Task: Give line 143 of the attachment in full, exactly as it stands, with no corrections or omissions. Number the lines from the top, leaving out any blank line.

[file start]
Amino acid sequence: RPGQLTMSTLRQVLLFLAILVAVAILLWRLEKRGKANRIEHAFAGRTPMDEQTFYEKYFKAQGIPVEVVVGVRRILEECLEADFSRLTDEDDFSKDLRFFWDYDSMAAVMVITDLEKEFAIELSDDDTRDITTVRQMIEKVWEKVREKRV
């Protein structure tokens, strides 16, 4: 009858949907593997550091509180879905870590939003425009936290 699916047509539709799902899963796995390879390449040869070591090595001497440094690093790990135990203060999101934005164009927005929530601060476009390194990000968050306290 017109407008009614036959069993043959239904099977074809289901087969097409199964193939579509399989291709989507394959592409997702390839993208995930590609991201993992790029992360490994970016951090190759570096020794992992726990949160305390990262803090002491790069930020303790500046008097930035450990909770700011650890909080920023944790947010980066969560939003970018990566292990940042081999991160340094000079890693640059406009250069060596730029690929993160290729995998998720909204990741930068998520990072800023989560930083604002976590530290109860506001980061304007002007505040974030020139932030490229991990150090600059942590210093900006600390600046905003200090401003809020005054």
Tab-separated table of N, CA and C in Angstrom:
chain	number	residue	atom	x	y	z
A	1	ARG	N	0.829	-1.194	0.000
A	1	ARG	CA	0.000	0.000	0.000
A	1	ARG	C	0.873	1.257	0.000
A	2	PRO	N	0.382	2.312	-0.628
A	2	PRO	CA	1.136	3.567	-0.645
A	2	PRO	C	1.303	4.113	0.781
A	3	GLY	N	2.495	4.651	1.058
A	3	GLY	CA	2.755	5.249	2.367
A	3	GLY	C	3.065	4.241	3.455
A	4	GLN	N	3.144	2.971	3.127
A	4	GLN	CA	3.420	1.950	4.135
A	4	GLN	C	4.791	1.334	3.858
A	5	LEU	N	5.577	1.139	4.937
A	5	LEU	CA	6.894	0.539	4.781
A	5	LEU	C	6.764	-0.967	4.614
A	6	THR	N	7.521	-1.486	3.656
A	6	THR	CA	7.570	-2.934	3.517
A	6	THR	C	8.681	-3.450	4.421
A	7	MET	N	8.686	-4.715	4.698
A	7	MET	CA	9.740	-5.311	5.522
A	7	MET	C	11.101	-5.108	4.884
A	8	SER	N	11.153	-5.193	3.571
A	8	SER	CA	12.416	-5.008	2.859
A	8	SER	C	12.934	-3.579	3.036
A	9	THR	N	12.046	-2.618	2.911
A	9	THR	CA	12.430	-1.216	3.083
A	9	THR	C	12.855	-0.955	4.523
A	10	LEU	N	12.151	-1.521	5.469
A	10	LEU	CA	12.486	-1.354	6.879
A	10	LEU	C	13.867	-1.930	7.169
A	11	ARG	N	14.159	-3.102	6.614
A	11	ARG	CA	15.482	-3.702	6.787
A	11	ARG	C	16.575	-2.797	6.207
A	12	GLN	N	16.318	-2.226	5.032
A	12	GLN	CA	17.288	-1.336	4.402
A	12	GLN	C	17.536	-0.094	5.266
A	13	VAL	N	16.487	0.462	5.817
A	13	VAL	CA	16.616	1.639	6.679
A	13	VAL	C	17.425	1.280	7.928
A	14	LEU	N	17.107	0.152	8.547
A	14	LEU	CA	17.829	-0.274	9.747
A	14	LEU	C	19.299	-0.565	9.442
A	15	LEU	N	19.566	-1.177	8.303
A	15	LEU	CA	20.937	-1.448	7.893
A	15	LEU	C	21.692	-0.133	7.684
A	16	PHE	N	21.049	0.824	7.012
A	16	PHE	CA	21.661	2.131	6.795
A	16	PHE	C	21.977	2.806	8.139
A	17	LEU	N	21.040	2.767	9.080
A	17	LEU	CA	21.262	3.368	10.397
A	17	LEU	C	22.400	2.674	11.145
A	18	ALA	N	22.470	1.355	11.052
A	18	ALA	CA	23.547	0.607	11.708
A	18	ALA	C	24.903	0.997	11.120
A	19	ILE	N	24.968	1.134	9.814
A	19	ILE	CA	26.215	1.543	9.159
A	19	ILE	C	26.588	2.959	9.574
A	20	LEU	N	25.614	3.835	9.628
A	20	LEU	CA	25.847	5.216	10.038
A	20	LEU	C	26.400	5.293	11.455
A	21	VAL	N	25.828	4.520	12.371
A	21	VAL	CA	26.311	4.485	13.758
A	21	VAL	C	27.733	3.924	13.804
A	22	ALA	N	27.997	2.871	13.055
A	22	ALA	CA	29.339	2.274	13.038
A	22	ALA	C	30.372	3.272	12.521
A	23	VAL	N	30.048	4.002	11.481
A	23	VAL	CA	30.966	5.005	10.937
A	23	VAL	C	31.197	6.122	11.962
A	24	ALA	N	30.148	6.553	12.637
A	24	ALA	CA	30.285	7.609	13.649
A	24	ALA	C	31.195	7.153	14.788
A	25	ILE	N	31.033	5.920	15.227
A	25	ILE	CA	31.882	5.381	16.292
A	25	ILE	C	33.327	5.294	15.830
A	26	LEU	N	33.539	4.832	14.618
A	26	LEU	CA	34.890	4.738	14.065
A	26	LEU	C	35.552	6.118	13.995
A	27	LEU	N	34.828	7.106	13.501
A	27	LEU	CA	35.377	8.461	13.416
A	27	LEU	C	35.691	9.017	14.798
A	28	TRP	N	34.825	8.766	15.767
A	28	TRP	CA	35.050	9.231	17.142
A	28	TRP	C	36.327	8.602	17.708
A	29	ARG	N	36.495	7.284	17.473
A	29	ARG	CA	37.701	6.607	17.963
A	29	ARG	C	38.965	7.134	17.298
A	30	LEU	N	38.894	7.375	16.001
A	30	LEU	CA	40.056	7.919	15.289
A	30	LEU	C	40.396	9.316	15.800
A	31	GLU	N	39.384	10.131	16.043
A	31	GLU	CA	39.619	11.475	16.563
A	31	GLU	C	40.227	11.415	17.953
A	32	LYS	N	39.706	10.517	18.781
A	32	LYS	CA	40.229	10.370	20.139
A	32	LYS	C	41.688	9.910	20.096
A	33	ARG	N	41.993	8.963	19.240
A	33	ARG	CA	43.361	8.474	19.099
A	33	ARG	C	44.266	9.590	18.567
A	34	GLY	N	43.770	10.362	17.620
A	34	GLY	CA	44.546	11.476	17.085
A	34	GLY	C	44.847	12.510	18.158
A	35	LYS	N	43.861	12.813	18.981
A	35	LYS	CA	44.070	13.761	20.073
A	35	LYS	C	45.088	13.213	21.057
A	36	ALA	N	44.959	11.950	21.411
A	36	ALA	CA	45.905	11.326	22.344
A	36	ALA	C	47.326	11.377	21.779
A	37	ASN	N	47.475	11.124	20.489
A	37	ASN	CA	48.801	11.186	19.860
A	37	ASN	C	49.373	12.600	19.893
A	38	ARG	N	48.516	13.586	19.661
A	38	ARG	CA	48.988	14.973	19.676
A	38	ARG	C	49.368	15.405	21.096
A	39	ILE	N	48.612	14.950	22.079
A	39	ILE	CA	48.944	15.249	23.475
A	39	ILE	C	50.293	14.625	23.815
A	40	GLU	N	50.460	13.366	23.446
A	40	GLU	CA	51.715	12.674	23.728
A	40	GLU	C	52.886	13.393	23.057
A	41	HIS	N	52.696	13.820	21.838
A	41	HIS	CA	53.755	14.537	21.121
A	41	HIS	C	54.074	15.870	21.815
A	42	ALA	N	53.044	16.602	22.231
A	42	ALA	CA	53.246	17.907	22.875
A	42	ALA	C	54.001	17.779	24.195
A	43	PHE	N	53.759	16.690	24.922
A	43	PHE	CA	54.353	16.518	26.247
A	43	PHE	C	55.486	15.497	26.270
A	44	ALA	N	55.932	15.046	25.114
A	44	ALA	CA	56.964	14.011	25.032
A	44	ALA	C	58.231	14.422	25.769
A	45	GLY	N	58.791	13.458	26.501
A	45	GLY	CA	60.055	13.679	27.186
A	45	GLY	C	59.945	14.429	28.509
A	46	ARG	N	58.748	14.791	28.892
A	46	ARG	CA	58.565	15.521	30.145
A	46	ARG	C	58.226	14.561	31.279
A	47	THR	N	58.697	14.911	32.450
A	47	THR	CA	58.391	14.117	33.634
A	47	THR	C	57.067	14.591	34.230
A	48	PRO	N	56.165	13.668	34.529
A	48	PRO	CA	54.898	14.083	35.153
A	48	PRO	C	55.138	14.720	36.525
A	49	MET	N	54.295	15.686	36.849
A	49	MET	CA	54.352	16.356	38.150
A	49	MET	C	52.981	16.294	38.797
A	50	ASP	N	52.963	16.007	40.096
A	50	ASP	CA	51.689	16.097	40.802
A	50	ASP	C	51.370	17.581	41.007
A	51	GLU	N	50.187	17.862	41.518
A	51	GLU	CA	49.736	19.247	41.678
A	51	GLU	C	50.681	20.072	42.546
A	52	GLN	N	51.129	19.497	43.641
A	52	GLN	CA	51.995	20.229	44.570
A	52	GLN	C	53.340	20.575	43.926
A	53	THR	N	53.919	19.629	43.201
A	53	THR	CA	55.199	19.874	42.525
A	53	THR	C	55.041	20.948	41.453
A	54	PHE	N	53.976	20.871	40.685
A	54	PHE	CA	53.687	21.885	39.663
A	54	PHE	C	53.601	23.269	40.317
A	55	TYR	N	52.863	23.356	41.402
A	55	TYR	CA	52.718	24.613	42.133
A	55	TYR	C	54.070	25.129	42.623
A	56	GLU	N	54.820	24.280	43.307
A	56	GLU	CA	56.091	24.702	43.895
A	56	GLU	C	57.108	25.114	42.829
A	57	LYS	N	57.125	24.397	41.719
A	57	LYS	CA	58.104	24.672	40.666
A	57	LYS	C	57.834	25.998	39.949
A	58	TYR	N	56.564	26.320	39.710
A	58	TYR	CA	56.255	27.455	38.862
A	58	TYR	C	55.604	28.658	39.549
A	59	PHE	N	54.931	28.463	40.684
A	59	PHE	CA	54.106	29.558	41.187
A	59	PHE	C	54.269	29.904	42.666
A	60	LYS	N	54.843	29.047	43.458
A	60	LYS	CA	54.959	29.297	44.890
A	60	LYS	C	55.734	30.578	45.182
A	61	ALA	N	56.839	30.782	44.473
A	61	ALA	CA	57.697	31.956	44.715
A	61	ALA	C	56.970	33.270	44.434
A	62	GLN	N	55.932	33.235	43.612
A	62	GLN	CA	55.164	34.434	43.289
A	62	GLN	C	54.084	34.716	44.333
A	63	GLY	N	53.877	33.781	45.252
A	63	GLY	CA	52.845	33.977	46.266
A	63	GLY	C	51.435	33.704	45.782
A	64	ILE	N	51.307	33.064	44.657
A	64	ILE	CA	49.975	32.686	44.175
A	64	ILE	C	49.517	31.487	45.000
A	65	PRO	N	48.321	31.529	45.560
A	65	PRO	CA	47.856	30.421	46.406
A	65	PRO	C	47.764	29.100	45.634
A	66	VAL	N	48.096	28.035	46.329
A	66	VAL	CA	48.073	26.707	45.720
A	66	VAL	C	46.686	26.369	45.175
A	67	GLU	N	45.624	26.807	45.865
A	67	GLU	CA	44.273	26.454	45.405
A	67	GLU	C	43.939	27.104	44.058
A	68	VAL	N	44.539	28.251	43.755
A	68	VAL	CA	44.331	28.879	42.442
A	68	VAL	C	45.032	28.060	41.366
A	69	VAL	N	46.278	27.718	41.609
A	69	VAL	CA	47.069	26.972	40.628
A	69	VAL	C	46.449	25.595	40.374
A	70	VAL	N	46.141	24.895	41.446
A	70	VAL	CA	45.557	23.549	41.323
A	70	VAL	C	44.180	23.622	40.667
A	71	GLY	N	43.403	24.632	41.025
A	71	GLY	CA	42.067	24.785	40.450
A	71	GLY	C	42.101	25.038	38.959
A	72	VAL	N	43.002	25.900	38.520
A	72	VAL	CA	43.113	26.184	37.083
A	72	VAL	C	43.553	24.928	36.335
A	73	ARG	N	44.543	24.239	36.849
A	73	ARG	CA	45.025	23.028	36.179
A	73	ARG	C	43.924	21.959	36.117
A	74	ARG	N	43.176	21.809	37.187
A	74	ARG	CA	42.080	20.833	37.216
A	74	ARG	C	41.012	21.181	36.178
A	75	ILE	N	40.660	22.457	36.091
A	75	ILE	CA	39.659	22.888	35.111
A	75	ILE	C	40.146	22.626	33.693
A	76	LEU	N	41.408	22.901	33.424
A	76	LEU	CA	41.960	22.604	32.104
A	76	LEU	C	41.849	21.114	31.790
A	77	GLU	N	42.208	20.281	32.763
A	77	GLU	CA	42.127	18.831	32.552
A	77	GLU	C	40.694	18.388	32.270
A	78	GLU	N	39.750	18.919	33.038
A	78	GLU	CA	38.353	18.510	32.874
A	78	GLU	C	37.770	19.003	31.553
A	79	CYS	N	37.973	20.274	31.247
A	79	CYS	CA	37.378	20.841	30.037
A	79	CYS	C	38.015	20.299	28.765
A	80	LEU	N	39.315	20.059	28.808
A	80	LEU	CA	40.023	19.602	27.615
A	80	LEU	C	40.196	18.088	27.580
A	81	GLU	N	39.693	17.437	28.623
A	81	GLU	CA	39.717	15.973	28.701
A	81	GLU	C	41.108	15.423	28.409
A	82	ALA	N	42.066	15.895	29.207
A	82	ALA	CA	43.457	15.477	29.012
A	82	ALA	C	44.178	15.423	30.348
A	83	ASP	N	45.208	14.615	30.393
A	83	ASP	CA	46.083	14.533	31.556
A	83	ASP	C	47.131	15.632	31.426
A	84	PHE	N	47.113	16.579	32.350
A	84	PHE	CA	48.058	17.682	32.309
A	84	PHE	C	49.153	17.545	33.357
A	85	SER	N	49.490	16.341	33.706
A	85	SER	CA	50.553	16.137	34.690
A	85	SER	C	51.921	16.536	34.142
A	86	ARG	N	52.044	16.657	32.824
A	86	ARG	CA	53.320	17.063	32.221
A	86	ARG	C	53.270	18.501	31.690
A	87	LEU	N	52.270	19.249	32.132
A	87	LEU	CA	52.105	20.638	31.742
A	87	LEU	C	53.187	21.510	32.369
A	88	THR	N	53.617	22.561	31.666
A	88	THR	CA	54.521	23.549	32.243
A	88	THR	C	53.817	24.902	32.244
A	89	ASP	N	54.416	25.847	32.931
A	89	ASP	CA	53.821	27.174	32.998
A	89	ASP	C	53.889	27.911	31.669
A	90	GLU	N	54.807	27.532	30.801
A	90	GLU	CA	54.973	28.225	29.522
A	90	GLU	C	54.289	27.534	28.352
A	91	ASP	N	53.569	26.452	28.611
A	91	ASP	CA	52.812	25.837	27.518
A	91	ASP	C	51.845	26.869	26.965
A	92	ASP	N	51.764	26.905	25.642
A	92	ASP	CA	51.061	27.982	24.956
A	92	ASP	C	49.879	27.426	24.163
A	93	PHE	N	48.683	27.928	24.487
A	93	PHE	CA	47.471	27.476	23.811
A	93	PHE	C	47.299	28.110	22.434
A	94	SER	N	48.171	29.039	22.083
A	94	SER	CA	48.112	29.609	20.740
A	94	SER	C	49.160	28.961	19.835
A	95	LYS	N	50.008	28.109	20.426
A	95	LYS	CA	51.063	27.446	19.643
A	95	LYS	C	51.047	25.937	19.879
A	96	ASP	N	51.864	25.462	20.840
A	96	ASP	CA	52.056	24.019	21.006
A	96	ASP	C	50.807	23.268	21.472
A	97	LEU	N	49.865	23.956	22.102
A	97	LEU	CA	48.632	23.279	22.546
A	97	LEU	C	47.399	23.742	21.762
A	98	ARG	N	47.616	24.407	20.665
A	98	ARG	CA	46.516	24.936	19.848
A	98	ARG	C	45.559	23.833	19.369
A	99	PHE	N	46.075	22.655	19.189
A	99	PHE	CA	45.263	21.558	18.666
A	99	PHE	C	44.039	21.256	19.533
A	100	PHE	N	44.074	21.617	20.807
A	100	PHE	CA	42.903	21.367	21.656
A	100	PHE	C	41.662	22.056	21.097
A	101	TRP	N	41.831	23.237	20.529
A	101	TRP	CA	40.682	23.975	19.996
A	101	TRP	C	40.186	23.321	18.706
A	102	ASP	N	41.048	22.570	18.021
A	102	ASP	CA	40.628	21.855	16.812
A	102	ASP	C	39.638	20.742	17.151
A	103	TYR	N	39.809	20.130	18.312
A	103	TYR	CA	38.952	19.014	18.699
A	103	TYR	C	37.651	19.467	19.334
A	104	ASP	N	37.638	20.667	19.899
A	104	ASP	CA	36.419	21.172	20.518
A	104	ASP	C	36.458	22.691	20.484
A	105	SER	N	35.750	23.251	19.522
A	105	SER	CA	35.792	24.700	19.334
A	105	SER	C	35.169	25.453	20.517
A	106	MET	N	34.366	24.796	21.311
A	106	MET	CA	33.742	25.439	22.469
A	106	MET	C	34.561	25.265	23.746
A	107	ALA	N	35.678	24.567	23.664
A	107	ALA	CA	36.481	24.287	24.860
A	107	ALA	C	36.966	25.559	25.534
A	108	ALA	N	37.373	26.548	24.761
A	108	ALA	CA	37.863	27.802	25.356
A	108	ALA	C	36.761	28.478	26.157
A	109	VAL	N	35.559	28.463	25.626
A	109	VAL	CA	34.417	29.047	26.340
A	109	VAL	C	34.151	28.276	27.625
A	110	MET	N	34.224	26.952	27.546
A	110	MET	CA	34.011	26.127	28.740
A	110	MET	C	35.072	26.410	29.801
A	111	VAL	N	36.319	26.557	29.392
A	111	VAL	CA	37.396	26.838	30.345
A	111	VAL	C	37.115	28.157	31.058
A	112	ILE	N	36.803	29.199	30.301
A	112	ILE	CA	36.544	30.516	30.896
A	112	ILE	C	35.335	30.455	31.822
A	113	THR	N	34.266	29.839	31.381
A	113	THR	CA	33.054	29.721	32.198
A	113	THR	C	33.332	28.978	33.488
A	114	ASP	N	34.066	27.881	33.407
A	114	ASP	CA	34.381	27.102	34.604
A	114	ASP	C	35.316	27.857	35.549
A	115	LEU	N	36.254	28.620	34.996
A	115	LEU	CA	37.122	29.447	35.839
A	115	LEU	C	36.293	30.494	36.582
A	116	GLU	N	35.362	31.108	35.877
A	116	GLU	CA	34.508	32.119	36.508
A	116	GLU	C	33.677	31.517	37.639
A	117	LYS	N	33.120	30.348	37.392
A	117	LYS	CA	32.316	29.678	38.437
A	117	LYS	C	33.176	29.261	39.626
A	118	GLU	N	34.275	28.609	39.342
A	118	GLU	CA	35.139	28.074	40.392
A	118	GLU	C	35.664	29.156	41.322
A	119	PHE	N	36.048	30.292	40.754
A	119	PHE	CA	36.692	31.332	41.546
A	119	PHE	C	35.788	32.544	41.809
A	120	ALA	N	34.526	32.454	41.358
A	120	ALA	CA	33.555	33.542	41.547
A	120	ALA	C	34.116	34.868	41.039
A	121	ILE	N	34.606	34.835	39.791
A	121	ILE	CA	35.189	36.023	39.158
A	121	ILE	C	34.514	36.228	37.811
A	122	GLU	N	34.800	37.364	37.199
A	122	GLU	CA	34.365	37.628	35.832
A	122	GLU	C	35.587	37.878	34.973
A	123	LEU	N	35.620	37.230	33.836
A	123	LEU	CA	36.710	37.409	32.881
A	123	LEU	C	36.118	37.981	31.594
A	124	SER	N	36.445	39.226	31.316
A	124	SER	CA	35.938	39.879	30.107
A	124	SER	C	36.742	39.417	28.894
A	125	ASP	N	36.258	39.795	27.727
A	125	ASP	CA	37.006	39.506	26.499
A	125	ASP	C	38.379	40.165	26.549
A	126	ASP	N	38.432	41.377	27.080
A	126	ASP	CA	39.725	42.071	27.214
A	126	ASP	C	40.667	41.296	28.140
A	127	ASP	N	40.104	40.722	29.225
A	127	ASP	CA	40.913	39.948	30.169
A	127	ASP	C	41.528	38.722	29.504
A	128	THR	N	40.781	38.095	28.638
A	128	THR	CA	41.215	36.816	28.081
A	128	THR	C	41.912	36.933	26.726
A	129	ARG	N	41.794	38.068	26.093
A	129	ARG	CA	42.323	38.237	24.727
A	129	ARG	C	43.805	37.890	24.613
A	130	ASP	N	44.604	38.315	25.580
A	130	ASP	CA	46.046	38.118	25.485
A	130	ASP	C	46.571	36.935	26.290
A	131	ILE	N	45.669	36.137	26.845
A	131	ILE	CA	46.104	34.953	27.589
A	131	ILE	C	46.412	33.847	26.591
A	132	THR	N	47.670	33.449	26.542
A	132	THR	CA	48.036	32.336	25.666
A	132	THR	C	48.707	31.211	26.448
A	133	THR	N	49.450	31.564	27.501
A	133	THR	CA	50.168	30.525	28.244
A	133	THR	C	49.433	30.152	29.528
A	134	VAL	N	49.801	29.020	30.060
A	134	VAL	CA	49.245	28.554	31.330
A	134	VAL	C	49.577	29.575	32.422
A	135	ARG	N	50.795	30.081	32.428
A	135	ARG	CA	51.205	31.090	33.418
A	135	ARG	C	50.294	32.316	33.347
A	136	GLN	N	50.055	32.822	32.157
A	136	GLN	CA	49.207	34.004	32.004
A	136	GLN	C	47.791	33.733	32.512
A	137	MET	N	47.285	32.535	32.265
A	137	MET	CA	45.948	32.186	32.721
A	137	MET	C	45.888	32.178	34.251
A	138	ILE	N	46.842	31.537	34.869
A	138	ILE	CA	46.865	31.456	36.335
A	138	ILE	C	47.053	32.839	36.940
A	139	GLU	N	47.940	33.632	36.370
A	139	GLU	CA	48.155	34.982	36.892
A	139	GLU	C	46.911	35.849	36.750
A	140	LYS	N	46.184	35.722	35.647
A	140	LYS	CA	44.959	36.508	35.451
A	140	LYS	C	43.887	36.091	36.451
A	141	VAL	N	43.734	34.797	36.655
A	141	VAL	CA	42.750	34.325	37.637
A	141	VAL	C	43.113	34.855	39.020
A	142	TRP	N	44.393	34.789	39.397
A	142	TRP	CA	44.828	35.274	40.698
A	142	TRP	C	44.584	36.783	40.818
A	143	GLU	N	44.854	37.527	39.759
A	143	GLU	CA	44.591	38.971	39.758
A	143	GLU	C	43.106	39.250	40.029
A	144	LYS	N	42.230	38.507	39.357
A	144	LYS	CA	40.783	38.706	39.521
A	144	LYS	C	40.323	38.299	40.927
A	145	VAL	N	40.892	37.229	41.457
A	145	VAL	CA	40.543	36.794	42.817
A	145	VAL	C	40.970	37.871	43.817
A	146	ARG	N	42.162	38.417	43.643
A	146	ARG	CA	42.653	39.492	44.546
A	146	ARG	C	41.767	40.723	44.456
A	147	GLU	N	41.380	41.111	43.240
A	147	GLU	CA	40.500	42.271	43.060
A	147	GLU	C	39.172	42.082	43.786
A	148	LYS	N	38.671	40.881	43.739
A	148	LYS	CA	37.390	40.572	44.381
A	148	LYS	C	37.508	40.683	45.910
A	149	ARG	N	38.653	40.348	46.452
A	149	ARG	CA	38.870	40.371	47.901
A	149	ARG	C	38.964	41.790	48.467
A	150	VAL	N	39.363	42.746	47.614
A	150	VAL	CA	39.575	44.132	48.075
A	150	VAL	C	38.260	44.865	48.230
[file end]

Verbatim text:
A	47	THR	N	58.697	14.911	32.450